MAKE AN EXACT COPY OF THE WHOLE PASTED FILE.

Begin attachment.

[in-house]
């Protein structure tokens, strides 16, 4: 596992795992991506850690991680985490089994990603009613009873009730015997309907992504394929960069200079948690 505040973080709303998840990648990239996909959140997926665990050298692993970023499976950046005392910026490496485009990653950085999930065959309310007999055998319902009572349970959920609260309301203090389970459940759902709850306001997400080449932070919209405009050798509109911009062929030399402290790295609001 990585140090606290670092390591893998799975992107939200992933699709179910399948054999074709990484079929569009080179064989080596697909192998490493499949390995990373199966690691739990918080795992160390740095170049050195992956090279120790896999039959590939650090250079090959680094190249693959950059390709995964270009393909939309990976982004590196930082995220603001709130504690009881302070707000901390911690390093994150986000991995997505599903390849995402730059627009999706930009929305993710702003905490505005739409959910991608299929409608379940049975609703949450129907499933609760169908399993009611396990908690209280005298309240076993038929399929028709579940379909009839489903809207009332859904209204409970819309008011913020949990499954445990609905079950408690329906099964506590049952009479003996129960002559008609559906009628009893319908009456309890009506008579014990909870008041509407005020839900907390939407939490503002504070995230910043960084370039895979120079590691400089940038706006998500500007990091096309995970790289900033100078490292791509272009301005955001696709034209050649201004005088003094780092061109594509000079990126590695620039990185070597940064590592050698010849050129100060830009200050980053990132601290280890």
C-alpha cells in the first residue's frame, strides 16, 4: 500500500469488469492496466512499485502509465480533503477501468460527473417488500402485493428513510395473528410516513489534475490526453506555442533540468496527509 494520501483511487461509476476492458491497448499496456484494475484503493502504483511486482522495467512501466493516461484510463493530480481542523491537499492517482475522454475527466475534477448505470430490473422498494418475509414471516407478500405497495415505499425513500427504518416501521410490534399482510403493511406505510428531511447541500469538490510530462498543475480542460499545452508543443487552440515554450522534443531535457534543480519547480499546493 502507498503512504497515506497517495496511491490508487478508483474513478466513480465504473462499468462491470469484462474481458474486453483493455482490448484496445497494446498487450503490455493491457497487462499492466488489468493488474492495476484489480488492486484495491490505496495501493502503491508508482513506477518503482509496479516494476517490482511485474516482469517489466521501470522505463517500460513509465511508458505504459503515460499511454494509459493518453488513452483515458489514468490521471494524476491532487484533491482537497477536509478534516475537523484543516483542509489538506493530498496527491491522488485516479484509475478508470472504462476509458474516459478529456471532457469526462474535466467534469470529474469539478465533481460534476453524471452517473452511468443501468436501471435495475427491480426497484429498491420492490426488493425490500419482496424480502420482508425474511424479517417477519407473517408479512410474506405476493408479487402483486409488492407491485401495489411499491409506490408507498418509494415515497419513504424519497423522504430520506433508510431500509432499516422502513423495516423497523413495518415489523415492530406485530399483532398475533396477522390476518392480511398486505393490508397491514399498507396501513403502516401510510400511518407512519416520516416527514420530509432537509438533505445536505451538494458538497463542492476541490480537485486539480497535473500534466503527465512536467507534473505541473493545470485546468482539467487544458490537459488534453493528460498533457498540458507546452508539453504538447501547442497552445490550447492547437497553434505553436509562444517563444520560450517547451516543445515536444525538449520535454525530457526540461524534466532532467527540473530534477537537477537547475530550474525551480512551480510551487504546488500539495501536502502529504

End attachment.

[in-house]
């Protein structure tokens, strides 16, 4: 596992795992991506850690991680985490089994990603009613009873009730015997309907992504394929960069200079948690 505040973080709303998840990648990239996909959140997926665990050298692993970023499976950046005392910026490496485009990653950085999930065959309310007999055998319902009572349970959920609260309301203090389970459940759902709850306001997400080449932070919209405009050798509109911009062929030399402290790295609001 990585140090606290670092390591893998799975992107939200992933699709179910399948054999074709990484079929569009080179064989080596697909192998490493499949390995990373199966690691739990918080795992160390740095170049050195992956090279120790896999039959590939650090250079090959680094190249693959950059390709995964270009393909939309990976982004590196930082995220603001709130504690009881302070707000901390911690390093994150986000991995997505599903390849995402730059627009999706930009929305993710702003905490505005739409959910991608299929409608379940049975609703949450129907499933609760169908399993009611396990908690209280005298309240076993038929399929028709579940379909009839489903809207009332859904209204409970819309008011913020949990499954445990609905079950408690329906099964506590049952009479003996129960002559008609559906009628009893319908009456309890009506008579014990909870008041509407005020839900907390939407939490503002504070995230910043960084370039895979120079590691400089940038706006998500500007990091096309995970790289900033100078490292791509272009301005955001696709034209050649201004005088003094780092061109594509000079990126590695620039990185070597940064590592050698010849050129100060830009200050980053990132601290280890």
C-alpha cells in the first residue's frame, strides 16, 4: 500500500469488469492496466512499485502509465480533503477501468460527473417488500402485493428513510395473528410516513489534475490526453506555442533540468496527509 494520501483511487461509476476492458491497448499496456484494475484503493502504483511486482522495467512501466493516461484510463493530480481542523491537499492517482475522454475527466475534477448505470430490473422498494418475509414471516407478500405497495415505499425513500427504518416501521410490534399482510403493511406505510428531511447541500469538490510530462498543475480542460499545452508543443487552440515554450522534443531535457534543480519547480499546493 502507498503512504497515506497517495496511491490508487478508483474513478466513480465504473462499468462491470469484462474481458474486453483493455482490448484496445497494446498487450503490455493491457497487462499492466488489468493488474492495476484489480488492486484495491490505496495501493502503491508508482513506477518503482509496479516494476517490482511485474516482469517489466521501470522505463517500460513509465511508458505504459503515460499511454494509459493518453488513452483515458489514468490521471494524476491532487484533491482537497477536509478534516475537523484543516483542509489538506493530498496527491491522488485516479484509475478508470472504462476509458474516459478529456471532457469526462474535466467534469470529474469539478465533481460534476453524471452517473452511468443501468436501471435495475427491480426497484429498491420492490426488493425490500419482496424480502420482508425474511424479517417477519407473517408479512410474506405476493408479487402483486409488492407491485401495489411499491409506490408507498418509494415515497419513504424519497423522504430520506433508510431500509432499516422502513423495516423497523413495518415489523415492530406485530399483532398475533396477522390476518392480511398486505393490508397491514399498507396501513403502516401510510400511518407512519416520516416527514420530509432537509438533505445536505451538494458538497463542492476541490480537485486539480497535473500534466503527465512536467507534473505541473493545470485546468482539467487544458490537459488534453493528460498533457498540458507546452508539453504538447501547442497552445490550447492547437497553434505553436509562444517563444520560450517547451516543445515536444525538449520535454525530457526540461524534466532532467527540473530534477537537477537547475530550474525551480512551480510551487504546488500539495501536502502529504